A woman in a face mask walks by an Indigo store window.
Indigo reported last June that it had to close 20 stores. Here, a woman seen walking past Indigo in Laval, Que., in November 2020.

Readership, sales

During the pandemic, under pandemic control measures, some are spending more time reading. An online survey by BookNet Canada found that 58 per cent of Canadian readers said they were reading more in the pandemic based on 748 online responses.

But who benefits from the apparent increase in reading? Amazon CEO Jeff Bezos had his net worth double to over $200 billion during 2020. Meanwhile, Canada’s most well-known book retailer, Indigo, reported last June that it had to close 20 locations across the country.

In Canada, book sales were down by 20 to 40 per cent at the start of the pandemic. BookNet’s research team surveyed 51 domestic publishers who flagged that with the sudden closure of retail spaces, the industry experienced a decrease in sales of three million units in the first half of 2020 compared to the sales data from 2019.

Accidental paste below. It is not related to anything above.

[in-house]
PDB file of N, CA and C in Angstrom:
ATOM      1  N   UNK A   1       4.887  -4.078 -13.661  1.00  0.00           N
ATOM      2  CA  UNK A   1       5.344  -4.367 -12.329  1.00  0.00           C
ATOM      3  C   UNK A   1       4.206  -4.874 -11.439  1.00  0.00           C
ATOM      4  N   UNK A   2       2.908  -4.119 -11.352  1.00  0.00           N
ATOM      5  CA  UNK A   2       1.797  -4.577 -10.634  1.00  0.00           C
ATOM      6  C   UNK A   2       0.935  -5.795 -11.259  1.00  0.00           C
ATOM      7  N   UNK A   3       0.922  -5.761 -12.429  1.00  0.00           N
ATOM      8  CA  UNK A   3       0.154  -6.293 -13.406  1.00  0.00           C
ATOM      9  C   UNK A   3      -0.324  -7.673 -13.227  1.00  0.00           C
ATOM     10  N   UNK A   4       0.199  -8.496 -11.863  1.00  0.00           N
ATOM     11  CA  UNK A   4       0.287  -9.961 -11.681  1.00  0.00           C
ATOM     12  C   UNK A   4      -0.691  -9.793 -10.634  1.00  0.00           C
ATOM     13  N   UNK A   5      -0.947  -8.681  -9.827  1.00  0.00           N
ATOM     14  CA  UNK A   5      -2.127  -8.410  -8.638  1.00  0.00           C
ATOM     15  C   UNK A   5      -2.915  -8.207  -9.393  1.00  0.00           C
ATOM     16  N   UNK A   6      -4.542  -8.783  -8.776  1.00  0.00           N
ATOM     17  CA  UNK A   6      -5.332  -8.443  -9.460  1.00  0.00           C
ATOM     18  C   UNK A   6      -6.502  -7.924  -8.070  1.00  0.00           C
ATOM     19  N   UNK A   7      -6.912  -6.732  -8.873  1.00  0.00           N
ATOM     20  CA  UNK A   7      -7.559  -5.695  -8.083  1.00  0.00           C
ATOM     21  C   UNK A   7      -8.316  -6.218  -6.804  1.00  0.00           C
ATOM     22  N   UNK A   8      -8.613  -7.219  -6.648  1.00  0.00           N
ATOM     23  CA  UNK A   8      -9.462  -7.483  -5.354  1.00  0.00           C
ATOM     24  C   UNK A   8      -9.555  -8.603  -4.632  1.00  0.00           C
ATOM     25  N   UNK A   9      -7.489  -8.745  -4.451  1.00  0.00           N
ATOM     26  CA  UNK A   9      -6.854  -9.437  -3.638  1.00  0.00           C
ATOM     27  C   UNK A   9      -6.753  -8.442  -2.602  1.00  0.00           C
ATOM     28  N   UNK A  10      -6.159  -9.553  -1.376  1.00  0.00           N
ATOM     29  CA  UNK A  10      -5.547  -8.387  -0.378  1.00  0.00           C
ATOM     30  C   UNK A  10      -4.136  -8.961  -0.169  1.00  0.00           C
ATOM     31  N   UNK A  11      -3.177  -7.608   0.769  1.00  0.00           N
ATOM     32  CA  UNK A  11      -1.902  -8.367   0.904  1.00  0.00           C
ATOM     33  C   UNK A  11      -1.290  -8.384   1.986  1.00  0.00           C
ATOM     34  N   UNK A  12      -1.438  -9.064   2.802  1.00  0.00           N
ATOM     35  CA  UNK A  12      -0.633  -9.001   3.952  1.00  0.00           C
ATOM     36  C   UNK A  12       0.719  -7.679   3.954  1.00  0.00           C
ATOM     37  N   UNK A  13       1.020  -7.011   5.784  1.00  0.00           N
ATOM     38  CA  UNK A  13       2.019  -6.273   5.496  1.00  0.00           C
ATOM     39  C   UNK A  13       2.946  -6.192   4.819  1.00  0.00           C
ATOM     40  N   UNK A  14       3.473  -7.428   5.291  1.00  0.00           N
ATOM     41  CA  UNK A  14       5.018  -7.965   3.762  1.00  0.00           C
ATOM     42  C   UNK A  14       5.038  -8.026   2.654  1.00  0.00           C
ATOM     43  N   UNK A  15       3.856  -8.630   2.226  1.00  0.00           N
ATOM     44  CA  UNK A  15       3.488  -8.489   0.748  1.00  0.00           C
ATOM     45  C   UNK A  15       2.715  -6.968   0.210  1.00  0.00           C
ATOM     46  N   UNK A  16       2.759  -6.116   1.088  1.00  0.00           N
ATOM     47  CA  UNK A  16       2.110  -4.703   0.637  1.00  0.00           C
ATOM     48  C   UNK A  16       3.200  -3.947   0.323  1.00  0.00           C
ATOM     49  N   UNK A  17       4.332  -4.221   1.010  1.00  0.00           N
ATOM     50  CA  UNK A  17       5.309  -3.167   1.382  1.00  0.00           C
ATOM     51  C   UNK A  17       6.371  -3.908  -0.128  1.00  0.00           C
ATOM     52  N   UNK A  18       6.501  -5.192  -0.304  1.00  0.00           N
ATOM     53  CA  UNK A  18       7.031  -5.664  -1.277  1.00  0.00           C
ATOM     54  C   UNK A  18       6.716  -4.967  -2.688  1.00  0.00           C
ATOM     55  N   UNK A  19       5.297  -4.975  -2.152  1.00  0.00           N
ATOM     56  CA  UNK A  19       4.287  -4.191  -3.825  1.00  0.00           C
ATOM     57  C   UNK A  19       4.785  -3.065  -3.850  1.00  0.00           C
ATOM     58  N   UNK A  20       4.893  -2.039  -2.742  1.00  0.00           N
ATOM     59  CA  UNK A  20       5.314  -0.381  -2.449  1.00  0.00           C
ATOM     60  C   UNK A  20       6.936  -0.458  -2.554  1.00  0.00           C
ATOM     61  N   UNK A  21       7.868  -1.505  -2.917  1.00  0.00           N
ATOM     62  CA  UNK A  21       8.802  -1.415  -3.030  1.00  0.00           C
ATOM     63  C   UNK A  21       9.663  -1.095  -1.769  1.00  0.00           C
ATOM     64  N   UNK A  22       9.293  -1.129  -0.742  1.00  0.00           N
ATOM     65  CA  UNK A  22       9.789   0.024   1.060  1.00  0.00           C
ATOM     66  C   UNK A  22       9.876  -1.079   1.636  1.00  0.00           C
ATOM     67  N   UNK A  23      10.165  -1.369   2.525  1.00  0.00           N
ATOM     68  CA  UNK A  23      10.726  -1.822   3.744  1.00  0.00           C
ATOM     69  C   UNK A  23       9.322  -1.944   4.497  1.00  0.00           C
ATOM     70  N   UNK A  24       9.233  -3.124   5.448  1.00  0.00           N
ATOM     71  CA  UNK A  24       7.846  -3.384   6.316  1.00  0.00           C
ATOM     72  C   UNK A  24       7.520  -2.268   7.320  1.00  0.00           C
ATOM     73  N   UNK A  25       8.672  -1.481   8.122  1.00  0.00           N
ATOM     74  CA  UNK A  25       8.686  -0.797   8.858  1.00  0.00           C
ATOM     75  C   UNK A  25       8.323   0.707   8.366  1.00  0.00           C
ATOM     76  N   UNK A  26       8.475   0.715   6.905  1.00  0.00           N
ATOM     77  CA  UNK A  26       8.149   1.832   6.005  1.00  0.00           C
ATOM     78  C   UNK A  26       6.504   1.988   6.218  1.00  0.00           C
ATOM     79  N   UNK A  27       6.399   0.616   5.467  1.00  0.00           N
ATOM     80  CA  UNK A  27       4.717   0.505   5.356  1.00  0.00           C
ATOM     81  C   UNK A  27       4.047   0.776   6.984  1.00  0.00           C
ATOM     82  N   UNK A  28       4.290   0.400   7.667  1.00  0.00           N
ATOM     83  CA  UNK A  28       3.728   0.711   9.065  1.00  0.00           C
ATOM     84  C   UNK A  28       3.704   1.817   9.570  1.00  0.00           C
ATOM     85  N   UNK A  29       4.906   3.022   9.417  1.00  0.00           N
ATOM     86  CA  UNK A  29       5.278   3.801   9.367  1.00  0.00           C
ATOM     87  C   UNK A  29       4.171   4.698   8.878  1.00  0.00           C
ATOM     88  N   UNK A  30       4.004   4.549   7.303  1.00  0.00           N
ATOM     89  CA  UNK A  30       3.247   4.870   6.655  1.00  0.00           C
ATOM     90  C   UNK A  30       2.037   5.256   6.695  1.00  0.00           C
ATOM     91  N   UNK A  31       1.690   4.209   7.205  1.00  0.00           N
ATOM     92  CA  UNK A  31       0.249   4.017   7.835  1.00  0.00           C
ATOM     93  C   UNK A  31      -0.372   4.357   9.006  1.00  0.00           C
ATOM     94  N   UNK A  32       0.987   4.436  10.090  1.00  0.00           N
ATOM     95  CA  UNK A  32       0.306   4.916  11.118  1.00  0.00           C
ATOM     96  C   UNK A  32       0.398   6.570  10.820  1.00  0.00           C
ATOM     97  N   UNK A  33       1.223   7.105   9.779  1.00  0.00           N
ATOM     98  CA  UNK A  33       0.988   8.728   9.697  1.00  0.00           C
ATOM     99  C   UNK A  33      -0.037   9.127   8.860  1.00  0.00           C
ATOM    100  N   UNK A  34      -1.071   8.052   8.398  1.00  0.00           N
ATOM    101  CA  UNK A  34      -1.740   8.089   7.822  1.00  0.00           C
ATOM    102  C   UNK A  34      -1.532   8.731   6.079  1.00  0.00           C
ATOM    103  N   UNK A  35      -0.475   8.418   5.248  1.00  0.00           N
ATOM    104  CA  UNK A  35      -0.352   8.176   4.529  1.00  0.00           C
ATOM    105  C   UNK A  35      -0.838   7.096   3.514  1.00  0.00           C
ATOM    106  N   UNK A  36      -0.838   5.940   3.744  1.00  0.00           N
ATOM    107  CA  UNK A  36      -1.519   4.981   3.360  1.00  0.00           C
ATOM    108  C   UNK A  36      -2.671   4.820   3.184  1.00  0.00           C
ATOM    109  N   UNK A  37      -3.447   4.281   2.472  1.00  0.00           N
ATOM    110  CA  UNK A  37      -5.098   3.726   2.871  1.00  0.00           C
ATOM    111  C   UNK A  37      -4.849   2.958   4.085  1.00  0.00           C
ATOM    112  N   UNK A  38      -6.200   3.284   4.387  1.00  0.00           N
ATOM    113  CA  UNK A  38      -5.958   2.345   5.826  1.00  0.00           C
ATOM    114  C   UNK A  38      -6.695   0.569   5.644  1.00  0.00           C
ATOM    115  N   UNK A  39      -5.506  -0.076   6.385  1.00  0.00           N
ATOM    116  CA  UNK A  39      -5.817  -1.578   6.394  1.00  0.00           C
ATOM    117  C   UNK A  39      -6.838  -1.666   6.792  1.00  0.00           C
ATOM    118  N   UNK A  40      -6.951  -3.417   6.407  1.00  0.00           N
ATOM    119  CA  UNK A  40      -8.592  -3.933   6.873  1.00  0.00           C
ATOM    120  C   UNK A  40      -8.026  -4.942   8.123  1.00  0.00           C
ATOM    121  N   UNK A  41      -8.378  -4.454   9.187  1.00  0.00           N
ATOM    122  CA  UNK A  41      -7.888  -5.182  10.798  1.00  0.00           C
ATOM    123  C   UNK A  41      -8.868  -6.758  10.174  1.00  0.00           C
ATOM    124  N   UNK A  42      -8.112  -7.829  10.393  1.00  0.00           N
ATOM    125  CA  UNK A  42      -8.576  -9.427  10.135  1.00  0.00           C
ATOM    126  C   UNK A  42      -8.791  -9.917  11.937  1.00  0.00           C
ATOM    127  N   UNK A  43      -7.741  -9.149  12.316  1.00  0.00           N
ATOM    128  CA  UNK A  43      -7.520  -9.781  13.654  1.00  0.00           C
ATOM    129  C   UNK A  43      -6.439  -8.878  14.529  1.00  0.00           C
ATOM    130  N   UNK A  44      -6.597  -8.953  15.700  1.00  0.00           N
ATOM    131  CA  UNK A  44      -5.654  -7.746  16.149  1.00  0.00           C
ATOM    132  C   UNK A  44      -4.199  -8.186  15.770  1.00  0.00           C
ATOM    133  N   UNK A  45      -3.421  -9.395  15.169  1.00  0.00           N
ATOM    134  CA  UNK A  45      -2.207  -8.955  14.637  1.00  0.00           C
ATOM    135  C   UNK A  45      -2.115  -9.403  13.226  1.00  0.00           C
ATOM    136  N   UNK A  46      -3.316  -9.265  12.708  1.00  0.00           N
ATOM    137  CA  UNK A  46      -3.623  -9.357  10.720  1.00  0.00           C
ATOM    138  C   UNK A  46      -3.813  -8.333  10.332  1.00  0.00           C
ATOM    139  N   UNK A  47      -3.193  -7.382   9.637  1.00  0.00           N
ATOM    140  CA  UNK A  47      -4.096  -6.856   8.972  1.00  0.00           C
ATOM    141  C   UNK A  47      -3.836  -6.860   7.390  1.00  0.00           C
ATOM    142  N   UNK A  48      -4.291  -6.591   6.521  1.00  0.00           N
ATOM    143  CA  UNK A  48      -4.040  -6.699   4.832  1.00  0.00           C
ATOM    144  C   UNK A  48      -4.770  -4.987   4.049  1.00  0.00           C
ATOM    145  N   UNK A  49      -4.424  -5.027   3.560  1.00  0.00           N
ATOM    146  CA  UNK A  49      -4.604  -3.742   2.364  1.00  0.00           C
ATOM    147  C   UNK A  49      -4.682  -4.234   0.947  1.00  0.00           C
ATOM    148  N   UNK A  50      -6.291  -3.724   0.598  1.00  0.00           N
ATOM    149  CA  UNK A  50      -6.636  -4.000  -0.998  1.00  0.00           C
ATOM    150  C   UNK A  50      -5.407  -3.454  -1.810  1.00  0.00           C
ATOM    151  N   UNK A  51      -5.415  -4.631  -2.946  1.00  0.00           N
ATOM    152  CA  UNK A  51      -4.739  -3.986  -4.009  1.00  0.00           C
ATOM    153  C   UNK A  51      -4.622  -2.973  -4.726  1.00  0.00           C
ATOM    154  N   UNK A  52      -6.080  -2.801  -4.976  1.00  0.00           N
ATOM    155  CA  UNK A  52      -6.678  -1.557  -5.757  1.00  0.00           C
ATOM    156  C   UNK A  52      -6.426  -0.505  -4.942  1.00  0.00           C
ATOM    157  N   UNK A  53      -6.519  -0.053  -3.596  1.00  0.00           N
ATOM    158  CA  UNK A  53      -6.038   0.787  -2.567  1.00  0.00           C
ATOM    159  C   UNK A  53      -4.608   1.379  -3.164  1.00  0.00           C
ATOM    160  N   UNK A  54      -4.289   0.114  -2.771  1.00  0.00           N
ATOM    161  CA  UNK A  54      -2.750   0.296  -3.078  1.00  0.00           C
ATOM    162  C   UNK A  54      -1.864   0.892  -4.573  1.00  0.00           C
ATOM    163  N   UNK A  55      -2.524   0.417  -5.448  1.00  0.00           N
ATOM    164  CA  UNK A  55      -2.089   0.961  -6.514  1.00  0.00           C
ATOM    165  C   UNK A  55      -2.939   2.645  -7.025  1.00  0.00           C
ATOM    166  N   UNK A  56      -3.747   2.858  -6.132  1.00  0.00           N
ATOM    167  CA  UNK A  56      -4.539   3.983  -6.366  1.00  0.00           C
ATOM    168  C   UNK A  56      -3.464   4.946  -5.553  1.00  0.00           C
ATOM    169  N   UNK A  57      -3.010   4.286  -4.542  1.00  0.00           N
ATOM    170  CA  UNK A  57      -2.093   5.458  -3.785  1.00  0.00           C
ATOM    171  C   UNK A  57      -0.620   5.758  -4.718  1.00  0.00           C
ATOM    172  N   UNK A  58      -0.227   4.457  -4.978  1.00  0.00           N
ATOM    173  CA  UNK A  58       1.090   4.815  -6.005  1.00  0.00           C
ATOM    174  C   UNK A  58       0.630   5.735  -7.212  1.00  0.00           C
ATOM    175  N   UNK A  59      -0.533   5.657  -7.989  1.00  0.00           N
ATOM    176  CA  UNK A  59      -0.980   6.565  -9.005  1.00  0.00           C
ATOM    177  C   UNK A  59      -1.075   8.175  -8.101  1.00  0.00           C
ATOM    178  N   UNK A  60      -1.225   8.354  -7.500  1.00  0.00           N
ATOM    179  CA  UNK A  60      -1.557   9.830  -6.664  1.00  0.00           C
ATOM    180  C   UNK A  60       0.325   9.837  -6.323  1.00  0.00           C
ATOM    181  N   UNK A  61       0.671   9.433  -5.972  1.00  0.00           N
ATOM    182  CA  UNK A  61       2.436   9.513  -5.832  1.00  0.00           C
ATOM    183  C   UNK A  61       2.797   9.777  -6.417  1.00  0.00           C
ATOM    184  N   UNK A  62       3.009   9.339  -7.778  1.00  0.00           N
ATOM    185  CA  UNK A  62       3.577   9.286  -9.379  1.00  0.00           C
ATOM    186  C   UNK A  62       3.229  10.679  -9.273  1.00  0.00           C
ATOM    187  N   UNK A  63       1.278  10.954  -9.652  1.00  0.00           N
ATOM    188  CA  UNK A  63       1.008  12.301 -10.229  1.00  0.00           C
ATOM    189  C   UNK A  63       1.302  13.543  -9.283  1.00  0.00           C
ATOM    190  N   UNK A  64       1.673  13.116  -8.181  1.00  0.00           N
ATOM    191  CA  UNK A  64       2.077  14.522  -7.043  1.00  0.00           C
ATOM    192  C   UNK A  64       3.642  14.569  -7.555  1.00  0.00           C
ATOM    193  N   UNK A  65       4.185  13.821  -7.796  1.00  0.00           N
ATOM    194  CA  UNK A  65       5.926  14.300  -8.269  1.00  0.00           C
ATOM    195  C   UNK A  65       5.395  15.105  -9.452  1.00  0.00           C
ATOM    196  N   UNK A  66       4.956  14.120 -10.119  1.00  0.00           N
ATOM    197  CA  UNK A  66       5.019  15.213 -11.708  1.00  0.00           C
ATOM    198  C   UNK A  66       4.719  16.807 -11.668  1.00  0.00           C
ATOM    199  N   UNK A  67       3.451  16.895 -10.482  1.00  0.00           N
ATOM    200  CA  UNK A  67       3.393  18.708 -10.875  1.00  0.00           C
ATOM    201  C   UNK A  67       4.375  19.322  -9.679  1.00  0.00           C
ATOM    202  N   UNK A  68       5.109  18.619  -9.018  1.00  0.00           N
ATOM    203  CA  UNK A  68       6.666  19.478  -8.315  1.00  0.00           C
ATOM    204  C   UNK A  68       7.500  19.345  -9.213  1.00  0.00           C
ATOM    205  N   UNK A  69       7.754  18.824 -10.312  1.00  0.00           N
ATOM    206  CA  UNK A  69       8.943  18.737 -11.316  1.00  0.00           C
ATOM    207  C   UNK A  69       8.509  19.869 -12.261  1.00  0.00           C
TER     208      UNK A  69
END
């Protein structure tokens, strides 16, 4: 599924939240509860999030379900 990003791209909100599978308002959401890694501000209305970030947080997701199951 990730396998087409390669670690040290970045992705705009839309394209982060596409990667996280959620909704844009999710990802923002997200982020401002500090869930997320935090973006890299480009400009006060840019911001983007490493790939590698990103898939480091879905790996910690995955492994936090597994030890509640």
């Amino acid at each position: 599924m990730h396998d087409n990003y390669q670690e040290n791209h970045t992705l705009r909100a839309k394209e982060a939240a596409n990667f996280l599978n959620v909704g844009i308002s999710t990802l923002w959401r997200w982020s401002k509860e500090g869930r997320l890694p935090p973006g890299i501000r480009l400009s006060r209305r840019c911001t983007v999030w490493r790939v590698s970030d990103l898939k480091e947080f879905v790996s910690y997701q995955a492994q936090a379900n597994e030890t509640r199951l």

This is troubling for local markets in particular because oftentimes big-box stores, online retailers and international conglomerates do not promote homegrown talent. Small publishers advance local writers or foster writing and reading communities, and without them, it is harder for authors to become noticed due to the abundance of international competition.

However, there is a glimmer of hope as some small local bookstores are seeing a consistent drive of shoppers who have been buying local. With pandemic closures or library restrictions, it seems some readers do seek out books from local book vendors. However, there is no way of knowing whether this boom in promoting local businesses will continue.